Here are a number of my previous blog posts around this topic;

Let Them Play
Younger Children and Play
Sad State of American Kindergarten
Long Life Changes Everything

It’s my firm belief that forcing our youngest children on to a heavy diet of academic learning is like playing a form of Russian roulette with their futures. There might be a few who excel, some who do OK – but there will be too many losers in this game and it cannot be acceptable.

Neurology is teaching us more and more about the developing brain. In order to be able to learn a new skill requires that the child must have a neural network that is ‘ready’ for that learning. If you have some children in a room who are reading and some who are not, this is no measure of long term reading potential, but merely a matter of the readiness of their neural networks. However, at both the conscious and unconscious level the child doesn’t know this. Instead, they are put in to a situation where they seem to be a failure, a cause of disappointment to the adults who matter most in their lives. To me, this is a recipe for children with a fixed mindset and a set of beliefs that they are not good at school learning, never will be and are destined to underachieve. Then, they will go through their entire schooling producing the kinds of results they expect of themselves. In short – we are setting up too many children for failure and under-achievement.

If anybody still had doubts on these issues, here’s a recent article from the US that shares some fascinating recent research from Denmark. It carries strong evidence of mental health benefits of delaying the start of school (by which i take it to mean serious, school-type learning, curriculum etc.) which in turn are exactly the kinds of factors that contribute to higher and better academic achievements. The article brought to mind other research that I read recently that said that whilst many children introduced to academic learning early showed some academic benefits in terms of performance these were all wiped out by the end of Class 4 and after that these students slid further and further behind their peers.

Washington Post – Delaying kindergarten until age 7 offers key benefits to kids — study

Here, I want to stress. I believe very firmly that high quality, calibrated pre-school programmes for children up to age 5-6 have a beneficial impact on their later learning, school readiness and academic achievements. However, we must see that the key is that these programmes should focus very much on building pre-school skills, such as prosocial behaviour ability rather than seeking to get an early ‘head start’ on the academic learning that comes later. This also doesn’t mean holding any child back from doing things for which their neural network is ready. However, the fact that they’re ready early doesn’t make them heroes, child prodigies or even praise-worthy. it just is.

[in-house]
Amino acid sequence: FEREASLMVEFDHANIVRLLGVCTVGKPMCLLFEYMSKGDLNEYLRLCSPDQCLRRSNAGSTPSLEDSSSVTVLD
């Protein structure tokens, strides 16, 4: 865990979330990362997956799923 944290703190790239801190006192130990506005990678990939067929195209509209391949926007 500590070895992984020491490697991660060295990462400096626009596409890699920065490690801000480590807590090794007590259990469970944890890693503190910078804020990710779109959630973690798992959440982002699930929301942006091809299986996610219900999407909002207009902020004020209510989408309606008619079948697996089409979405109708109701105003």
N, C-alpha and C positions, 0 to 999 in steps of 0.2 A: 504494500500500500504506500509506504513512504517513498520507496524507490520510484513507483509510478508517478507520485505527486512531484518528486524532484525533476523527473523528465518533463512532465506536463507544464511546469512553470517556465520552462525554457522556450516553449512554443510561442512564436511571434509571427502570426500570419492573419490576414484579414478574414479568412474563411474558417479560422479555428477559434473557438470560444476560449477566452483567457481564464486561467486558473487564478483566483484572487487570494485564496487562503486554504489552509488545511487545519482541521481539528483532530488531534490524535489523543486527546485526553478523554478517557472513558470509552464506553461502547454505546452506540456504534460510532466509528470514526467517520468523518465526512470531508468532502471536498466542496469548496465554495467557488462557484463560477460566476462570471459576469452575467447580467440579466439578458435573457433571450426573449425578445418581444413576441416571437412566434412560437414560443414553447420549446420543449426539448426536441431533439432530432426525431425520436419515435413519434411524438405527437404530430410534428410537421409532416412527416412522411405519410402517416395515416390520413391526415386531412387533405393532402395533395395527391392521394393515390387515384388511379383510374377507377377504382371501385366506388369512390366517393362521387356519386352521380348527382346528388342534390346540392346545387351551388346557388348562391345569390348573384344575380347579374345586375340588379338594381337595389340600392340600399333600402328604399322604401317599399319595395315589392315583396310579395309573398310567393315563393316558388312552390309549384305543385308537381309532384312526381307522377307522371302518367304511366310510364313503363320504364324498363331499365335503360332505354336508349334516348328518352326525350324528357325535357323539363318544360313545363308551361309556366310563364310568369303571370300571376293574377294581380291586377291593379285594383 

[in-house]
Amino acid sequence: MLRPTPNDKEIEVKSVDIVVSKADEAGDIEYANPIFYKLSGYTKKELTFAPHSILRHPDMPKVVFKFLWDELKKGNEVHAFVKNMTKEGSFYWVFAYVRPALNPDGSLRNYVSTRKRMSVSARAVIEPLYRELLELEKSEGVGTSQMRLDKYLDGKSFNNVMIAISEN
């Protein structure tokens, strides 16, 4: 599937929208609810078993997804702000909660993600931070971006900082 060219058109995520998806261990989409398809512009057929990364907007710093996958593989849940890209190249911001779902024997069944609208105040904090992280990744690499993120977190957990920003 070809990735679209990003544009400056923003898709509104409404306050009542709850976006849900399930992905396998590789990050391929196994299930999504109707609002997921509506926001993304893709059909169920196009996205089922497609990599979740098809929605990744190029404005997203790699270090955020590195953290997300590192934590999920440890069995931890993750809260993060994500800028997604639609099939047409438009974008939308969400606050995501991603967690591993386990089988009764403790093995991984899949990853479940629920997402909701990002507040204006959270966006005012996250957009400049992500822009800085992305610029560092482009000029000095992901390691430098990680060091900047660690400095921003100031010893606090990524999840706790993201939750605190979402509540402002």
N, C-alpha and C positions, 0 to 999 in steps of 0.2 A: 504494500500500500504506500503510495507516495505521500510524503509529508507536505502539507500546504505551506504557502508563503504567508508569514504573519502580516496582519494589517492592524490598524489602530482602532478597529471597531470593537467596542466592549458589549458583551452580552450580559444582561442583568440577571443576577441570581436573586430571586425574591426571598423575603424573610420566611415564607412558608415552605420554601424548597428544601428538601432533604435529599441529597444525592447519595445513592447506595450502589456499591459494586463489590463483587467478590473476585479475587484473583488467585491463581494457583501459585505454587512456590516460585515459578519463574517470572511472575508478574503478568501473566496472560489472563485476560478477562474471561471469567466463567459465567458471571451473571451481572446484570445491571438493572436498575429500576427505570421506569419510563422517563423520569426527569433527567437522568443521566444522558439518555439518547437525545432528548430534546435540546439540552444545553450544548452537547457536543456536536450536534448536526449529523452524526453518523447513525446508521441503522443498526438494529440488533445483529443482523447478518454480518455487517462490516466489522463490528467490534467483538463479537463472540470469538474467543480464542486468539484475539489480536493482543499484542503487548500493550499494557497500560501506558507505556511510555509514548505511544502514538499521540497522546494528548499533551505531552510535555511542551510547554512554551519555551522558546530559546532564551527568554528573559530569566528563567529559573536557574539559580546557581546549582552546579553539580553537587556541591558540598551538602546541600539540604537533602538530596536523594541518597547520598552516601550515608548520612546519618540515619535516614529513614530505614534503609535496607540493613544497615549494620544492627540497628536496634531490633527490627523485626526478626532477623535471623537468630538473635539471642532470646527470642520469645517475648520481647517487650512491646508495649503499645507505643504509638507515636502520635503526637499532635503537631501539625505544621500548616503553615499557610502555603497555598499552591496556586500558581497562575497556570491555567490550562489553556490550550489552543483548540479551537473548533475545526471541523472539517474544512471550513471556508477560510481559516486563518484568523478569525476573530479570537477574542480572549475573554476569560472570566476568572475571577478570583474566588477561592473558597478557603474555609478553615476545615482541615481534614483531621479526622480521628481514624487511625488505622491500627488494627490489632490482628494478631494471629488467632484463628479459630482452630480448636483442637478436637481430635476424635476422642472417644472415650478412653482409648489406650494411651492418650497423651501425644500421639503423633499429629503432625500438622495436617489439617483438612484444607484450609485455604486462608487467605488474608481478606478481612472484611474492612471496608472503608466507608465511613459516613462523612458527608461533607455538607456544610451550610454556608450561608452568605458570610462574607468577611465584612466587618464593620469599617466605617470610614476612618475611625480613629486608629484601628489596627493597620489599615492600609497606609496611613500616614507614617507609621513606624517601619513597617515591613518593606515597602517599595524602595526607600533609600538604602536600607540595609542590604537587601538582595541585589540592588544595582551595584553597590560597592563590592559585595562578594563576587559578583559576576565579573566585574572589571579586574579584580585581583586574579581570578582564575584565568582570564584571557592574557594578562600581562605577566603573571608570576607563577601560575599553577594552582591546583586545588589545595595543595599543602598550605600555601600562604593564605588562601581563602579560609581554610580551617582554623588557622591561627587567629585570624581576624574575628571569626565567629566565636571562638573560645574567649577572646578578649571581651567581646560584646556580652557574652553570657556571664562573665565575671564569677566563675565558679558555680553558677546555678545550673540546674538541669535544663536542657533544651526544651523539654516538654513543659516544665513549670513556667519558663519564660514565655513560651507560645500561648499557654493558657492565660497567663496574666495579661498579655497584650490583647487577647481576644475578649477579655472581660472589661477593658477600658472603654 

We don’t hand out awards for being an early walker, and we don’t put late walkers in remediation – and they all walk!

Younger Children and Play

Regular readers of my blog know that I’m a firm advocate of letting younger children play and not burdening them with academics too young or too early.

Well, here’s further evidence for why this matters. This research goes even further to highlight the importance not only of play, but the type of play and the types of toys used to facilitate that play;

Jama Pediatrics – Type of Toy Used – Research Findings

I have had concerns for a long time, that even when children are left and allowed to play, everything becomes way too literal. Each thing is exactly what it is, and nothing else, especially in the realm of online play or games which are electronically based. Earlier, an empty box or some blocks could perform multiple functions, depending on the child’s own creativity. Further, multiple chilren playing together, or a child playing with an adult bought in to common ideas of what each item represents (at least in that moment for that period of play).

This transcript from research suggests that not only does creativity suffer, but also communication skills. The expansion and ‘ownership’ of a varied vocabulary is a critical part of any child’s development in the early years.

More reasons to get out of their way, stop trying to make everything in their lives educational and just let them play!

Sprinters or Marathon Runners?

If you want to prepare the world’s best marathon runners, you don’t train them incessantly to run the 100 metres like Usain Bolt ……………….. and then ask them to simply do that 420 times in succession!

So, why are we so foolish as to treat children’s preparation for life beyond school and college as a series of sprints from one test or examination to the next, from one textbook chapter to the next, from one ‘portion’ of learning (facts) to the next? Part of the blame can be placed firmly on the ‘data obsessed’ who believe if they can just garner enough data about the learning progress of an individual child, cohort or population, then they can devise the perfect learning.